ResearchPad - cancer-genetics-and-epigenetics https://www.researchpad.co Default RSS Feed en-us © 2020 Newgen KnowledgeWorks <![CDATA[ <i>ONECUT2</i> upregulation is associated with CpG hypomethylation at promoter‐proximal DNA in gastric cancer and triggers <i>ACSL5</i> ]]> https://www.researchpad.co/article/elastic_article_7045 What's new?

DNA hypomethylation can promote cancer development through activation of genes with oncogenic potential. Here, the authors found that CpGs in the promoter‐proximal DNA of ONECUT2 were hypomethylated in intestinal metaplasia and gastric cancers, and that hypomethylation was associated with ONECUT2 upregulation. Functional analysis demonstrated that ONECUT2 has oncogenic potential and could activate ACSL5, which is also expressed in intestinal metaplasia, suggesting that ONECUT2 and ACSL5 may cooperate to promote intestinal differentiation or development of gastric cancer. Taken together, the findings suggest that ONECUT2 and its downstream target ACSL5 could be used to develop early detection biomarkers and prevent gastric carcinogenesis.

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<![CDATA[Quantification of multicellular colonization in tumor metastasis using exome‐sequencing data]]> https://www.researchpad.co/article/N229b15d0-e860-4e5b-9883-031a99778141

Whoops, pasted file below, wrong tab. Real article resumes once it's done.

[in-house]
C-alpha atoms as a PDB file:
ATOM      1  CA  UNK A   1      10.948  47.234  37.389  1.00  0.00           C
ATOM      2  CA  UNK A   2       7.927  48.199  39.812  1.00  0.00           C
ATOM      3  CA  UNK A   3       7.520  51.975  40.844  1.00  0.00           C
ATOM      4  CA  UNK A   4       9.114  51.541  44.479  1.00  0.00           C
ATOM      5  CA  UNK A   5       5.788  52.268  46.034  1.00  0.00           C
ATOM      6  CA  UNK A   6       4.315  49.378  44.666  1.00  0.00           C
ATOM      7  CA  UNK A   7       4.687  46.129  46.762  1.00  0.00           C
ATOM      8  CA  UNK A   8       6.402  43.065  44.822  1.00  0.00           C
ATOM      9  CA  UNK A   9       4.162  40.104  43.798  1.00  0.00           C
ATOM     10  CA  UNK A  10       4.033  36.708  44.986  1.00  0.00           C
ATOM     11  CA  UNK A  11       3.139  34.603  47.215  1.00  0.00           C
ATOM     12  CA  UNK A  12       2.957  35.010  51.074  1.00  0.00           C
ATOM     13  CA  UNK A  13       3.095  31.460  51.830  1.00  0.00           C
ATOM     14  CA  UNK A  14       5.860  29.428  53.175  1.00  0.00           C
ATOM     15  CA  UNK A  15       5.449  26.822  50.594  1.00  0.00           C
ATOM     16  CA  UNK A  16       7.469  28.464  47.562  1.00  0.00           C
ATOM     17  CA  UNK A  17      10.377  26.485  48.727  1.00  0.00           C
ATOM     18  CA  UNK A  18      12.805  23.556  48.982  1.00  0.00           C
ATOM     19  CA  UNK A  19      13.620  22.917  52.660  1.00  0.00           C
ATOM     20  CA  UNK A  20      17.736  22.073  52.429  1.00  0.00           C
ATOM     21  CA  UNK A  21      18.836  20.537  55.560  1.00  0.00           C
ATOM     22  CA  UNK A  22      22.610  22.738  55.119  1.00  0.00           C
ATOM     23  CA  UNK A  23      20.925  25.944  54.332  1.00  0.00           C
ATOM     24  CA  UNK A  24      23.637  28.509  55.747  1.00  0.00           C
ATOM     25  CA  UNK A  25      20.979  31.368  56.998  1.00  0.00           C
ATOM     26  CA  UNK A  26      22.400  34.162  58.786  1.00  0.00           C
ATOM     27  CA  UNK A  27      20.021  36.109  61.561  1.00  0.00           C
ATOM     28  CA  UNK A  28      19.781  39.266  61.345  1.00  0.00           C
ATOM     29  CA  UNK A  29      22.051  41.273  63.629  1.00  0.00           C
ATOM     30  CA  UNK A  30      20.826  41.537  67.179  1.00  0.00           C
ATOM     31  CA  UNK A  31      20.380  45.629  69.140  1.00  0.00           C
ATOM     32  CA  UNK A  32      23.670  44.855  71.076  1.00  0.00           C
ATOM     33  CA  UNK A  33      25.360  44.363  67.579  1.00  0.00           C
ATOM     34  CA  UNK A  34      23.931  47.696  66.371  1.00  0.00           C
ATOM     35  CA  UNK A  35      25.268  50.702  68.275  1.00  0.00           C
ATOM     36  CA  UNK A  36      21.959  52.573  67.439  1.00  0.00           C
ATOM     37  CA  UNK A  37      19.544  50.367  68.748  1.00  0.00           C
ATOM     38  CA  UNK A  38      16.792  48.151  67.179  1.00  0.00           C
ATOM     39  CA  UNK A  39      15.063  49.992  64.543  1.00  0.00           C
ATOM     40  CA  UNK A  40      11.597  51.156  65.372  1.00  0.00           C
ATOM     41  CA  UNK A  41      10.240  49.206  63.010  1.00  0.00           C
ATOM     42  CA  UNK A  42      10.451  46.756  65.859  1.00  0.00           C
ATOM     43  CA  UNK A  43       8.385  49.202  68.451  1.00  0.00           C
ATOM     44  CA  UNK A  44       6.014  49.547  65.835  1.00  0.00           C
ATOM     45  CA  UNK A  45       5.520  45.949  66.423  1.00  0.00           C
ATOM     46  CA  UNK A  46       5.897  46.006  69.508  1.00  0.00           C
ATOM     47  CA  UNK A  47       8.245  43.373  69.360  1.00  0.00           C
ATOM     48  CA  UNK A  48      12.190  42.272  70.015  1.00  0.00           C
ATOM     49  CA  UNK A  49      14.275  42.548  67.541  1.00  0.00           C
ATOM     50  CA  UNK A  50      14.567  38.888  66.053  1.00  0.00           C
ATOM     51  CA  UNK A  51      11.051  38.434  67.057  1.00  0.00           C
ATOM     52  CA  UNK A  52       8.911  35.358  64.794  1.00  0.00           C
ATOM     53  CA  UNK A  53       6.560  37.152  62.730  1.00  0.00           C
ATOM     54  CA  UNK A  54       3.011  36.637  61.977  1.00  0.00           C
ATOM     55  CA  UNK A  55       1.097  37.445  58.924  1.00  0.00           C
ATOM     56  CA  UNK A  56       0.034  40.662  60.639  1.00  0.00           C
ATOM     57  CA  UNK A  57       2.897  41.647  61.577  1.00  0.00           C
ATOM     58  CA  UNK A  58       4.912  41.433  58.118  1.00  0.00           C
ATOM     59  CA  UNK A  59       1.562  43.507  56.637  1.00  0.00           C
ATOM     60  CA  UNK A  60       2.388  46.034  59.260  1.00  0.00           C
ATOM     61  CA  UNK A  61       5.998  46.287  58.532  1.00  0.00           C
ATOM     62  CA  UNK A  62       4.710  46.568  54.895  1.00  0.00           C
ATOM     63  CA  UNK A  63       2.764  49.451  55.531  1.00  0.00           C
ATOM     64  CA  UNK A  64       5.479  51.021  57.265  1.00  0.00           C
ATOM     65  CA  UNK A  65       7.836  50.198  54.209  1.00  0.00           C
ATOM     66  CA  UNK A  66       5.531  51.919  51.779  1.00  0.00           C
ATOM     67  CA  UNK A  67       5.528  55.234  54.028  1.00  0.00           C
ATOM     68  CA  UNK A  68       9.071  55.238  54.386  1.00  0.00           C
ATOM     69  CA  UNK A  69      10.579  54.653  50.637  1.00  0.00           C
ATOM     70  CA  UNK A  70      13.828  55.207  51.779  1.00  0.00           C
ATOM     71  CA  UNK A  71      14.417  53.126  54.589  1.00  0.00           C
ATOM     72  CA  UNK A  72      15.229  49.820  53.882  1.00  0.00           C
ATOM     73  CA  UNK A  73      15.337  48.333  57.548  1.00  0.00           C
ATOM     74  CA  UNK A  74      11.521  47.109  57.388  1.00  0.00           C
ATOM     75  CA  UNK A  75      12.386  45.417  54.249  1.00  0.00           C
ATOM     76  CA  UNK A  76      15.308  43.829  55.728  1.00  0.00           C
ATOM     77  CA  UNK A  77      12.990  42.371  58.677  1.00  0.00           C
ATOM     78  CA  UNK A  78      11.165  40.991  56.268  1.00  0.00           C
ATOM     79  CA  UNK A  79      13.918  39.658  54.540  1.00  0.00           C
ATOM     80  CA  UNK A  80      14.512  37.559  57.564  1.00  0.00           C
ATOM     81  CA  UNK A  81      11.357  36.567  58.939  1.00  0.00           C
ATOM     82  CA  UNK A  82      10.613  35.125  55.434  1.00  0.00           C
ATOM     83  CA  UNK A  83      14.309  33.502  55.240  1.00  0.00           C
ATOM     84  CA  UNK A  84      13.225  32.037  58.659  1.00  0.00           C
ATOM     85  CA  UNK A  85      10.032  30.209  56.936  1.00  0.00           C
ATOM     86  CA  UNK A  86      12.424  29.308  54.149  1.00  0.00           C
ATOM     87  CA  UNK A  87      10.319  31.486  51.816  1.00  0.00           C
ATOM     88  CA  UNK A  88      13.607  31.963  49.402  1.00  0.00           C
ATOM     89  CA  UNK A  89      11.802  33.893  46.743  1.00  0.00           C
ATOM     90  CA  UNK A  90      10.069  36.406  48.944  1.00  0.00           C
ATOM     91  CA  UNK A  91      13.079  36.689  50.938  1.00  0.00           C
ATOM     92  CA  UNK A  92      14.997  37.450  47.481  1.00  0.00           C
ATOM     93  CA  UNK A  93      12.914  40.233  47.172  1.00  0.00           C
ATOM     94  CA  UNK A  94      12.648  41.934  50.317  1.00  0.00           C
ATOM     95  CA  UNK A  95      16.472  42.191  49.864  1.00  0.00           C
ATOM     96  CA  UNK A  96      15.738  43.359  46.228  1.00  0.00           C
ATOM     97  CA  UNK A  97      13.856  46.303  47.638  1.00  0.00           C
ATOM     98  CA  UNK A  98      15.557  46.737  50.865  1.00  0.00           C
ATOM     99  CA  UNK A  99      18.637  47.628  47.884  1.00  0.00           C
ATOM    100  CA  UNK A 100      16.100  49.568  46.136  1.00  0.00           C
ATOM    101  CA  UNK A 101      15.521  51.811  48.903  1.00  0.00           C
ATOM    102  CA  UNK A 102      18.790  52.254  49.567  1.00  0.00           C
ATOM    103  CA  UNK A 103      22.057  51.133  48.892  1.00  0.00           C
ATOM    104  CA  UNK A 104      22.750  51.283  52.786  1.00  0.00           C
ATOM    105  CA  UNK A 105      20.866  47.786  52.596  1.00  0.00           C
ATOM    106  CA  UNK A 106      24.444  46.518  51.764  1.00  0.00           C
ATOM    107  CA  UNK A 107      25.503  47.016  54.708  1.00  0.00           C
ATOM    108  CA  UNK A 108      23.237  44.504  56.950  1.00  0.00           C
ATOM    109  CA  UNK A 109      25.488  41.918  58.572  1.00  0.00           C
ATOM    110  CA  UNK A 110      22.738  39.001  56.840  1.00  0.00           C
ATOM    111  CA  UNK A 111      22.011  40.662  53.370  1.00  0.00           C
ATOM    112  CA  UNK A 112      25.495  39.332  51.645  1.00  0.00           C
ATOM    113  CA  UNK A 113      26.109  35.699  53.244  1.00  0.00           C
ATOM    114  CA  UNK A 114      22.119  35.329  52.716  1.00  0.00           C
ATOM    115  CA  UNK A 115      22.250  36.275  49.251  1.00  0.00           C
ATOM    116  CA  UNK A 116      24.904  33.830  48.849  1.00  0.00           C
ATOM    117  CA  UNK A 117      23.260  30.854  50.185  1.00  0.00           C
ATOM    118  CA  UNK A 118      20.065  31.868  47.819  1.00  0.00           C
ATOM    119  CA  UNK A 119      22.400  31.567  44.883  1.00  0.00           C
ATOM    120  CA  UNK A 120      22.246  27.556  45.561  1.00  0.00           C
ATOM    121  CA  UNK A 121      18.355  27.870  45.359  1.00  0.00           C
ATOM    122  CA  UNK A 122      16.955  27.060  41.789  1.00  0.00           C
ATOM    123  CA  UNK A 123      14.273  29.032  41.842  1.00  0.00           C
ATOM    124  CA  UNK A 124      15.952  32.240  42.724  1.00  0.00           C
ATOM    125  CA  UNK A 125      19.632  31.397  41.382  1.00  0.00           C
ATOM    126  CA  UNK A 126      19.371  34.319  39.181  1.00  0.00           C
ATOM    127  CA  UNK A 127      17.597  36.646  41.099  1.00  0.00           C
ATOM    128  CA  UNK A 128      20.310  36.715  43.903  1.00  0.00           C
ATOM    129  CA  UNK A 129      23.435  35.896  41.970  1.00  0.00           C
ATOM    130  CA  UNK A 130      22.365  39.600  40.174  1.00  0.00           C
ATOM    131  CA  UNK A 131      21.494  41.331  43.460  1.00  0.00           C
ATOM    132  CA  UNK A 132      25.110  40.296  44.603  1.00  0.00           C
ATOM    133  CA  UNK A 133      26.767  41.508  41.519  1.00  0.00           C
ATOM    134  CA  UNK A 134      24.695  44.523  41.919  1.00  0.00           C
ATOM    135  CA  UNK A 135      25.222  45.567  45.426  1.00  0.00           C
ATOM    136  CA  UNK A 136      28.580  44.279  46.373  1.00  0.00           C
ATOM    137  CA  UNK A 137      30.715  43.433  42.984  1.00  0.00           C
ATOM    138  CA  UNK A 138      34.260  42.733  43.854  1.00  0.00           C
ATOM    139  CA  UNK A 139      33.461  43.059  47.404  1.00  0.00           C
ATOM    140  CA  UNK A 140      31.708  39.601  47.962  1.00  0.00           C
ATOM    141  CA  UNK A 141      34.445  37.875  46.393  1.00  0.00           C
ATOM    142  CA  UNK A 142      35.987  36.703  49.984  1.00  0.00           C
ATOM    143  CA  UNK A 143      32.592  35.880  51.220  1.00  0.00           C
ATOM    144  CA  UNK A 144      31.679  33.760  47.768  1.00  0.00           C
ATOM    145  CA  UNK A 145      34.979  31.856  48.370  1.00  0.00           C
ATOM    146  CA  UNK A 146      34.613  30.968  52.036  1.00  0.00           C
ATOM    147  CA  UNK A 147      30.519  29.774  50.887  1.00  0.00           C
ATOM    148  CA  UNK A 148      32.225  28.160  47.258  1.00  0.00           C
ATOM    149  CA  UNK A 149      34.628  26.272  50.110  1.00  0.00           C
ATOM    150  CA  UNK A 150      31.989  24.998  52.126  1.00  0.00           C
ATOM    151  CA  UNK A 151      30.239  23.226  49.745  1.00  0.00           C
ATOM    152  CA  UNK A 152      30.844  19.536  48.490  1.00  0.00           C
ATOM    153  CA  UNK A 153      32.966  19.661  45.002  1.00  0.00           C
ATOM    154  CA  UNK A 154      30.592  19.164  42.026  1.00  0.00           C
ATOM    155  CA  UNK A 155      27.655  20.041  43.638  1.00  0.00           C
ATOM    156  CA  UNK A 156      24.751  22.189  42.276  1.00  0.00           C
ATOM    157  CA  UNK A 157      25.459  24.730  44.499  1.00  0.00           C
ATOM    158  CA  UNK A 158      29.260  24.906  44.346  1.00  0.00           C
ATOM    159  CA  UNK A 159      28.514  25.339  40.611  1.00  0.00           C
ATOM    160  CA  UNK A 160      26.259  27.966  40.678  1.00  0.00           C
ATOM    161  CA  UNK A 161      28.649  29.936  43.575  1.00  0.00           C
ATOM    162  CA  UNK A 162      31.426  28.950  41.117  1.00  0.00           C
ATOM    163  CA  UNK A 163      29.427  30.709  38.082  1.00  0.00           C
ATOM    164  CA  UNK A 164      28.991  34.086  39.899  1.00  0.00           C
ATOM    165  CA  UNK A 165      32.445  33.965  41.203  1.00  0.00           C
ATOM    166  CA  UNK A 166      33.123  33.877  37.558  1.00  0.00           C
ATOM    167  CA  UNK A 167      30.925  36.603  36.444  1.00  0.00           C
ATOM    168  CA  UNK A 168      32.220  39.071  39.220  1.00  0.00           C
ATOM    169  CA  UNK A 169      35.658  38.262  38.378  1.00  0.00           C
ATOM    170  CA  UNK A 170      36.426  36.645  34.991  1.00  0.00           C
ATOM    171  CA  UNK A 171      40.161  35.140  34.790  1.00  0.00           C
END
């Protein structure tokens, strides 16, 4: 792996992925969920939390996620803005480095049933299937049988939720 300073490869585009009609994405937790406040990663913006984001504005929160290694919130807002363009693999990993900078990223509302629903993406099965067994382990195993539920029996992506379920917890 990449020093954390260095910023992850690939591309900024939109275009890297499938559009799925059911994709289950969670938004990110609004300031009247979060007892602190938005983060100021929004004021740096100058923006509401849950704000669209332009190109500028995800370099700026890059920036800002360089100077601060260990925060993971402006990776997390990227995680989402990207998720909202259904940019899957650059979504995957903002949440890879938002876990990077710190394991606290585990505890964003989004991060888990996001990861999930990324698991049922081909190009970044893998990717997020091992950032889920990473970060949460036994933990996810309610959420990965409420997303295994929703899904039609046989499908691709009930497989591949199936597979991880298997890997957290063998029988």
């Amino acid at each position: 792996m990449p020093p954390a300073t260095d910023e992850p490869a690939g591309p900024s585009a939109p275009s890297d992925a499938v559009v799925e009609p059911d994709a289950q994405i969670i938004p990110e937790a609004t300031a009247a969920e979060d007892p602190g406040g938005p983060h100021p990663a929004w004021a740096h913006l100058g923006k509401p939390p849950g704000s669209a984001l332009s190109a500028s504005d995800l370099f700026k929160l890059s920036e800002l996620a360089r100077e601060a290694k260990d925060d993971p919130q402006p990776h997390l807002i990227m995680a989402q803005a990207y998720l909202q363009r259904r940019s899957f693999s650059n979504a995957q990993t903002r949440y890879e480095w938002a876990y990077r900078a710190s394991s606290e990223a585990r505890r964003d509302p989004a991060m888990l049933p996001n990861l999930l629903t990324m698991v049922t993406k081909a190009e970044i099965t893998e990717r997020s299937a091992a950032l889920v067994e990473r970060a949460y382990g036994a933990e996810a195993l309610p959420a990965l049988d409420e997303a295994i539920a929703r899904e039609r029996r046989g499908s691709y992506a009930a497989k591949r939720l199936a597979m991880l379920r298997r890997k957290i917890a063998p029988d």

Metastasis is a major cause of cancer‐related mortality, and it is essential to understand how metastasis occurs in order to overcome it. One relevant question is the origin of a metastatic tumor cell population. Although the hypothesis of a single‐cell origin for metastasis from a primary tumor has long been prevalent, several recent studies using mouse models have supported a multicellular origin of metastasis. Human bulk whole‐exome sequencing (WES) studies also have demonstrated a multiple “clonal” origin of metastasis, with different mutational compositions. Specifically, there has not yet been strong research to determine how many founder cells colonize a metastatic tumor. To address this question, under the metastatic model of “single bottleneck followed by rapid growth,” we developed a method to quantify the “founder cell population size” in a metastasis using paired WES data from primary and metachronous metastatic tumors. Simulation studies demonstrated the proposed method gives unbiased results with sufficient accuracy in the range of realistic settings. Applying the proposed method to real WES data from four colorectal cancer patients, all samples supported a multicellular origin of metastasis and the founder size was quantified, ranging from 3 to 17 cells. Such a wide‐range of founder sizes estimated by the proposed method suggests that there are large variations in genetic similarity between primary and metastatic tumors in the same subjects, which may explain the observed (dis)similarity of drug responses between tumors.

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